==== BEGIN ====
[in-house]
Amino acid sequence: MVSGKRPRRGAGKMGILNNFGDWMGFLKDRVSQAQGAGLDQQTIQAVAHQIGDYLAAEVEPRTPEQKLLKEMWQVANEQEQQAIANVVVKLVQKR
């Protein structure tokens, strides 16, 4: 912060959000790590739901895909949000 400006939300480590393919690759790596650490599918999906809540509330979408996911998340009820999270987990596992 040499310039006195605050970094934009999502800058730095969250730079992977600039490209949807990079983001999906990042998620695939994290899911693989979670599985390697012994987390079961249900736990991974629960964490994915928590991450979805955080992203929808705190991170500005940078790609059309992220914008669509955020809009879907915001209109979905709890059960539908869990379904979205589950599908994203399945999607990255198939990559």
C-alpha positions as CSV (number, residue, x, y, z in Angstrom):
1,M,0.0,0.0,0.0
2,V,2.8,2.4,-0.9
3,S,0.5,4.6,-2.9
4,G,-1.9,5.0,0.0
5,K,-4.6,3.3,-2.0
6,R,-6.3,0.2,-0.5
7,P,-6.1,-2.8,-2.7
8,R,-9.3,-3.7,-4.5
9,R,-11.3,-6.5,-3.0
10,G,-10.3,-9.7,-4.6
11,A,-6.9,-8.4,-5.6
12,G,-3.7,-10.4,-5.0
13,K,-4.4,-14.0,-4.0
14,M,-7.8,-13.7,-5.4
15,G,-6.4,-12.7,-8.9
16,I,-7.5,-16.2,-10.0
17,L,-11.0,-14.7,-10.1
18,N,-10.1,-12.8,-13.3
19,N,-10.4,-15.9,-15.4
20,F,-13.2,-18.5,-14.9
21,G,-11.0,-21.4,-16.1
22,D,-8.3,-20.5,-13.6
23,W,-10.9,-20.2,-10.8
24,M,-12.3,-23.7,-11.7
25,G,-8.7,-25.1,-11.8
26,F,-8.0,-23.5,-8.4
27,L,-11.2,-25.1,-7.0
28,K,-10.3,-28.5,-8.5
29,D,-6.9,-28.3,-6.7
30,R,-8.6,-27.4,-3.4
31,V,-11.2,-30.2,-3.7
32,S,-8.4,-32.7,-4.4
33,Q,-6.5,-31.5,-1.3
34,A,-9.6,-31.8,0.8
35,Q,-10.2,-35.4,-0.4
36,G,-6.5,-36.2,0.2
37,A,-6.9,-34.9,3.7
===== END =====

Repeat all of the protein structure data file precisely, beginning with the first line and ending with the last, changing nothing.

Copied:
[in-house]
Amino acid sequence: MVSGKRPRRGAGKMGILNNFGDWMGFLKDRVSQAQGAGLDQQTIQAVAHQIGDYLAAEVEPRTPEQKLLKEMWQVANEQEQQAIANVVVKLVQKR
């Protein structure tokens, strides 16, 4: 912060959000790590739901895909949000 400006939300480590393919690759790596650490599918999906809540509330979408996911998340009820999270987990596992 040499310039006195605050970094934009999502800058730095969250730079992977600039490209949807990079983001999906990042998620695939994290899911693989979670599985390697012994987390079961249900736990991974629960964490994915928590991450979805955080992203929808705190991170500005940078790609059309992220914008669509955020809009879907915001209109979905709890059960539908869990379904979205589950599908994203399945999607990255198939990559």
C-alpha positions as CSV (number, residue, x, y, z in Angstrom):
1,M,0.0,0.0,0.0
2,V,2.8,2.4,-0.9
3,S,0.5,4.6,-2.9
4,G,-1.9,5.0,0.0
5,K,-4.6,3.3,-2.0
6,R,-6.3,0.2,-0.5
7,P,-6.1,-2.8,-2.7
8,R,-9.3,-3.7,-4.5
9,R,-11.3,-6.5,-3.0
10,G,-10.3,-9.7,-4.6
11,A,-6.9,-8.4,-5.6
12,G,-3.7,-10.4,-5.0
13,K,-4.4,-14.0,-4.0
14,M,-7.8,-13.7,-5.4
15,G,-6.4,-12.7,-8.9
16,I,-7.5,-16.2,-10.0
17,L,-11.0,-14.7,-10.1
18,N,-10.1,-12.8,-13.3
19,N,-10.4,-15.9,-15.4
20,F,-13.2,-18.5,-14.9
21,G,-11.0,-21.4,-16.1
22,D,-8.3,-20.5,-13.6
23,W,-10.9,-20.2,-10.8
24,M,-12.3,-23.7,-11.7
25,G,-8.7,-25.1,-11.8
26,F,-8.0,-23.5,-8.4
27,L,-11.2,-25.1,-7.0
28,K,-10.3,-28.5,-8.5
29,D,-6.9,-28.3,-6.7
30,R,-8.6,-27.4,-3.4
31,V,-11.2,-30.2,-3.7
32,S,-8.4,-32.7,-4.4
33,Q,-6.5,-31.5,-1.3
34,A,-9.6,-31.8,0.8
35,Q,-10.2,-35.4,-0.4
36,G,-6.5,-36.2,0.2
37,A,-6.9,-34.9,3.7